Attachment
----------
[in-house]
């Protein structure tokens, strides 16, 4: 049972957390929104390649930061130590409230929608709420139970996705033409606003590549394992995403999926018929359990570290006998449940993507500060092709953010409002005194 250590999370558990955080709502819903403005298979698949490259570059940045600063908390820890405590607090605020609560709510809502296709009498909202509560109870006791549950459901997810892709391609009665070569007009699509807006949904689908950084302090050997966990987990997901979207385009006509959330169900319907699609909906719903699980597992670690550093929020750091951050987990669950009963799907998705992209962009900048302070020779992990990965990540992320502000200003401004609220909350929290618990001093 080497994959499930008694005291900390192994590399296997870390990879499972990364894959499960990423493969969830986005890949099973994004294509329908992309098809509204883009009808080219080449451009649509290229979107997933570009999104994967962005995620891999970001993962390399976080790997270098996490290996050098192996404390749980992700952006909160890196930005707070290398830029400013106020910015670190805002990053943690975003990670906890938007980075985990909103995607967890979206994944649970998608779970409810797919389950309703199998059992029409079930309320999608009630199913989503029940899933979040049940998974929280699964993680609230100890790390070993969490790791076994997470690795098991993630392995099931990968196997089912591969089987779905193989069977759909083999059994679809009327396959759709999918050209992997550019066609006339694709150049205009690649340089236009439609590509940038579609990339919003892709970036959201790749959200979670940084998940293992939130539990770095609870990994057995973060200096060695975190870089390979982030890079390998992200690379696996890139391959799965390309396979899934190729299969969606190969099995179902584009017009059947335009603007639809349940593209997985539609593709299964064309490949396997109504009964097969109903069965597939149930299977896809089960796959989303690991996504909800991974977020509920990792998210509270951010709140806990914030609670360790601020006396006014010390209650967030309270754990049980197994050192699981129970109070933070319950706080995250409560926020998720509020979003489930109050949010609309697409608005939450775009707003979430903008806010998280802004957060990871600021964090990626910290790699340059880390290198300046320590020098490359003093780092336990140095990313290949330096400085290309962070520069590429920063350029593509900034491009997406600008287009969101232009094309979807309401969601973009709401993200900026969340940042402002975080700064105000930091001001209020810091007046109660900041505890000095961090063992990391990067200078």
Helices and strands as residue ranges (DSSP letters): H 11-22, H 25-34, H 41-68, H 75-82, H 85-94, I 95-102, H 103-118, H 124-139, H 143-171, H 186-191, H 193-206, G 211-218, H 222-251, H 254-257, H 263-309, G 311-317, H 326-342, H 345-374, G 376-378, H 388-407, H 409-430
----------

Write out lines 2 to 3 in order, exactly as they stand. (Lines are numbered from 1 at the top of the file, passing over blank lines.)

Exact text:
């Protein structure tokens, strides 16, 4: 049972957390929104390649930061130590409230929608709420139970996705033409606003590549394992995403999926018929359990570290006998449940993507500060092709953010409002005194 250590999370558990955080709502819903403005298979698949490259570059940045600063908390820890405590607090605020609560709510809502296709009498909202509560109870006791549950459901997810892709391609009665070569007009699509807006949904689908950084302090050997966990987990997901979207385009006509959330169900319907699609909906719903699980597992670690550093929020750091951050987990669950009963799907998705992209962009900048302070020779992990990965990540992320502000200003401004609220909350929290618990001093 080497994959499930008694005291900390192994590399296997870390990879499972990364894959499960990423493969969830986005890949099973994004294509329908992309098809509204883009009808080219080449451009649509290229979107997933570009999104994967962005995620891999970001993962390399976080790997270098996490290996050098192996404390749980992700952006909160890196930005707070290398830029400013106020910015670190805002990053943690975003990670906890938007980075985990909103995607967890979206994944649970998608779970409810797919389950309703199998059992029409079930309320999608009630199913989503029940899933979040049940998974929280699964993680609230100890790390070993969490790791076994997470690795098991993630392995099931990968196997089912591969089987779905193989069977759909083999059994679809009327396959759709999918050209992997550019066609006339694709150049205009690649340089236009439609590509940038579609990339919003892709970036959201790749959200979670940084998940293992939130539990770095609870990994057995973060200096060695975190870089390979982030890079390998992200690379696996890139391959799965390309396979899934190729299969969606190969099995179902584009017009059947335009603007639809349940593209997985539609593709299964064309490949396997109504009964097969109903069965597939149930299977896809089960796959989303690991996504909800991974977020509920990792998210509270951010709140806990914030609670360790601020006396006014010390209650967030309270754990049980197994050192699981129970109070933070319950706080995250409560926020998720509020979003489930109050949010609309697409608005939450775009707003979430903008806010998280802004957060990871600021964090990626910290790699340059880390290198300046320590020098490359003093780092336990140095990313290949330096400085290309962070520069590429920063350029593509900034491009997406600008287009969101232009094309979807309401969601973009709401993200900026969340940042402002975080700064105000930091001001209020810091007046109660900041505890000095961090063992990391990067200078």
Helices and strands as residue ranges (DSSP letters): H 11-22, H 25-34, H 41-68, H 75-82, H 85-94, I 95-102, H 103-118, H 124-139, H 143-171, H 186-191, H 193-206, G 211-218, H 222-251, H 254-257, H 263-309, G 311-317, H 326-342, H 345-374, G 376-378, H 388-407, H 409-430